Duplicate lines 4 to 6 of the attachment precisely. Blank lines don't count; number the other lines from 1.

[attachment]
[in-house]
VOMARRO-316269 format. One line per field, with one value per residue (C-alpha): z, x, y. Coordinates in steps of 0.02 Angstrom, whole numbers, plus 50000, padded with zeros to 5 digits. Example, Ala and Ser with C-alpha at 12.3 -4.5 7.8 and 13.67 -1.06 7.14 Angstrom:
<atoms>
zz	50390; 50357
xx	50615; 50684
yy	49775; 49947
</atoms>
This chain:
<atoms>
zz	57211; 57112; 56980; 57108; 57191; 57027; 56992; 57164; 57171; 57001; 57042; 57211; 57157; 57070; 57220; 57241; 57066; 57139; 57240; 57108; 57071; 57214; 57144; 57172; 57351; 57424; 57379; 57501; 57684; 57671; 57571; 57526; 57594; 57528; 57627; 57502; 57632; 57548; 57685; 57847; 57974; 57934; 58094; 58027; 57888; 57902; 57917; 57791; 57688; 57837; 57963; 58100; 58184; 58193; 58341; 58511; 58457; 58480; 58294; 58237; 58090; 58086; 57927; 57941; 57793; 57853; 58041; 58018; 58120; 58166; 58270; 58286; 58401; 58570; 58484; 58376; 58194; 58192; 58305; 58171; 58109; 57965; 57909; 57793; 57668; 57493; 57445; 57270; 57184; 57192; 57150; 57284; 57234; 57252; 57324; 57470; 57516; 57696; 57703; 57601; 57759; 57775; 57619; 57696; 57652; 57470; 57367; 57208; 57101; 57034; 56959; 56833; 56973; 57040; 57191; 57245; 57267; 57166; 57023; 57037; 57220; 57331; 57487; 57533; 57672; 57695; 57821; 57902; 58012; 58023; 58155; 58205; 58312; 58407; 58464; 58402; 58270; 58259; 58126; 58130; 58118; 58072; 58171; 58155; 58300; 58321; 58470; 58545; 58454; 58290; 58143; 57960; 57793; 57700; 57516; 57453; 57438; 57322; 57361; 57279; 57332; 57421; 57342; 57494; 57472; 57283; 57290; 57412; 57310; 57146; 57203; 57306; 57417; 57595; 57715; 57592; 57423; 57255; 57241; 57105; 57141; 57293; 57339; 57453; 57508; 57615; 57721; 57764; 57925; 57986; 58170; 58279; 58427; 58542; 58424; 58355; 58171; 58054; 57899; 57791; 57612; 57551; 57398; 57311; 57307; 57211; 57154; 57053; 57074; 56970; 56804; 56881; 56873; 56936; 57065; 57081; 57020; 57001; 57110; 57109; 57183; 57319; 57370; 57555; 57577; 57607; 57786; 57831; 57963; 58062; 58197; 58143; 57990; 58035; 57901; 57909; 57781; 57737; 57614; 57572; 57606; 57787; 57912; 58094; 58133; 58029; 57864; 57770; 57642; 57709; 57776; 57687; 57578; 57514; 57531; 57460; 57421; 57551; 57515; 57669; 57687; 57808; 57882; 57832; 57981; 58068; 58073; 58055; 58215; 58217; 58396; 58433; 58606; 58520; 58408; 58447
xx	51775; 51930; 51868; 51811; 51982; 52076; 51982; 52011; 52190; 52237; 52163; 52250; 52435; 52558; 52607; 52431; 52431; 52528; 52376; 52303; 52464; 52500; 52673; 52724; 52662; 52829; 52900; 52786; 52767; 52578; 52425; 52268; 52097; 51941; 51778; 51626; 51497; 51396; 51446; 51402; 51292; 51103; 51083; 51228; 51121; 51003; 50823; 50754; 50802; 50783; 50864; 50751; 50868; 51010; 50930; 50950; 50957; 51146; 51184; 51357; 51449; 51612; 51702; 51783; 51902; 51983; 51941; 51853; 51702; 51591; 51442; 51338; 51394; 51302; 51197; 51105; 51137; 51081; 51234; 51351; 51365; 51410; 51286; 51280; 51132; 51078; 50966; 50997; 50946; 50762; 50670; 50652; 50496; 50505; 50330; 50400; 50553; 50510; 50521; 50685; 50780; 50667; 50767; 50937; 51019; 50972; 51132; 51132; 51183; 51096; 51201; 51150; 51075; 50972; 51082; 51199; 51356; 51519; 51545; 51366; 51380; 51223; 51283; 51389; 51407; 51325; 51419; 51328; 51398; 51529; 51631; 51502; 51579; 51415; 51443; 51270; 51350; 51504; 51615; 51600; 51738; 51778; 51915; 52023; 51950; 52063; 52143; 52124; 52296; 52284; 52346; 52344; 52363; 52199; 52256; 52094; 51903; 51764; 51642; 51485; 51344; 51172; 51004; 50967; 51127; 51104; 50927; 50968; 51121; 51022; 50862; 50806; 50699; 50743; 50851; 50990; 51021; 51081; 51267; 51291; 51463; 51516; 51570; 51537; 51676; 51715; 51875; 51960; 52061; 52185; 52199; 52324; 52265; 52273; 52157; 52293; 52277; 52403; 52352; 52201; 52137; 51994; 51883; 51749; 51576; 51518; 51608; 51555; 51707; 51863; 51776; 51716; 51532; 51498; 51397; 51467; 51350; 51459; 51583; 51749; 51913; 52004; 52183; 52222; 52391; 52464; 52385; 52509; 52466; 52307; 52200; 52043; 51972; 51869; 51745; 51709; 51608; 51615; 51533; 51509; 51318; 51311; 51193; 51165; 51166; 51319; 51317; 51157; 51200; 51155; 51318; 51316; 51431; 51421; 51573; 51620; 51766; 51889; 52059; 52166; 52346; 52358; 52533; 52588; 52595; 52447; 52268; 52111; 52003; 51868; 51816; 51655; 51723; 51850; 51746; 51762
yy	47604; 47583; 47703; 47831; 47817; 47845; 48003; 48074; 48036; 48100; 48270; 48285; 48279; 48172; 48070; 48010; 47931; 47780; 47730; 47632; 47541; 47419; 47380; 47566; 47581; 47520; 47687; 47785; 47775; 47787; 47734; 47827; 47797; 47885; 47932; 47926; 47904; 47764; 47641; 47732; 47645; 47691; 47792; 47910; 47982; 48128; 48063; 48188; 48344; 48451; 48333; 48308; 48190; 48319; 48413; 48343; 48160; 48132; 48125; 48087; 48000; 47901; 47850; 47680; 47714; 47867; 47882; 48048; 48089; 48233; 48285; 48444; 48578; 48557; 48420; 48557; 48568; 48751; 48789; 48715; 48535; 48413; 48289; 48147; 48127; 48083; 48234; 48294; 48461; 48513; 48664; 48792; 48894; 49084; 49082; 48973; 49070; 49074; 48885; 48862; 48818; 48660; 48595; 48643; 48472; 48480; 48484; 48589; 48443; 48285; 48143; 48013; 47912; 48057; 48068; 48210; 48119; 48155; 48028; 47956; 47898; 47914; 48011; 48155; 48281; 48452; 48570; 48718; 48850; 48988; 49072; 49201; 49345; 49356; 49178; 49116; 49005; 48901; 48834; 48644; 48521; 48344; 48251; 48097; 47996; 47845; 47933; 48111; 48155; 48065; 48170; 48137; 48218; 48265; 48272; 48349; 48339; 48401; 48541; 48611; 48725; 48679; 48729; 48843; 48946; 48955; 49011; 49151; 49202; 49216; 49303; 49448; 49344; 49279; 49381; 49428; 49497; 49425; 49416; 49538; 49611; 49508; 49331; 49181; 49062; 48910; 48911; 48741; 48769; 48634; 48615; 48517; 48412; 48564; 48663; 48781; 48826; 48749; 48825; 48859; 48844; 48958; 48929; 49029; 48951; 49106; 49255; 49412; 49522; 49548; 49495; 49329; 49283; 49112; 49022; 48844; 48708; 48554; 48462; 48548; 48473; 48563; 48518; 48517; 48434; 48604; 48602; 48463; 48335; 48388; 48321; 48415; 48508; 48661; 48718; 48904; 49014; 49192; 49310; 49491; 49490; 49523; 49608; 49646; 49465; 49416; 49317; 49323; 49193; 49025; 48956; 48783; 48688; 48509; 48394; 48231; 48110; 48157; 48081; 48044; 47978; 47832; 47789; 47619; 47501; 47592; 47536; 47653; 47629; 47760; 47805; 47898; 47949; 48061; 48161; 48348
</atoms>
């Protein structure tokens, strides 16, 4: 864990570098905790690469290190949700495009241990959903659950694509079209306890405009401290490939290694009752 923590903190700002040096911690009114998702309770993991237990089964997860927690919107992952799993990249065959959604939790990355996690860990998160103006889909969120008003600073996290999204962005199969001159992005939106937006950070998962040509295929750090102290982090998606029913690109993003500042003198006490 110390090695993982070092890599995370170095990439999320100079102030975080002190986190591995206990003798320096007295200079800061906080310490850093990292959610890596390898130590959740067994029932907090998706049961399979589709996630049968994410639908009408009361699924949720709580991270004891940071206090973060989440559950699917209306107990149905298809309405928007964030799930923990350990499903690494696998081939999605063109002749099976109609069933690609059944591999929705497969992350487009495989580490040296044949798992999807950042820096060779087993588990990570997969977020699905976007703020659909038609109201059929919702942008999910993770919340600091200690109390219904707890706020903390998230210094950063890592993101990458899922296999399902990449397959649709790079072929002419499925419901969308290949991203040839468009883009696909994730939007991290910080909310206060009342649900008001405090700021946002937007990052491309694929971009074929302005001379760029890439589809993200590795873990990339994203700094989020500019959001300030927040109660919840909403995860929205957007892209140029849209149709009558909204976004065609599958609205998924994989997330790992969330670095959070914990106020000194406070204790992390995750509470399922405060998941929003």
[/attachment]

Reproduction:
zz	50390; 50357
xx	50615; 50684
yy	49775; 49947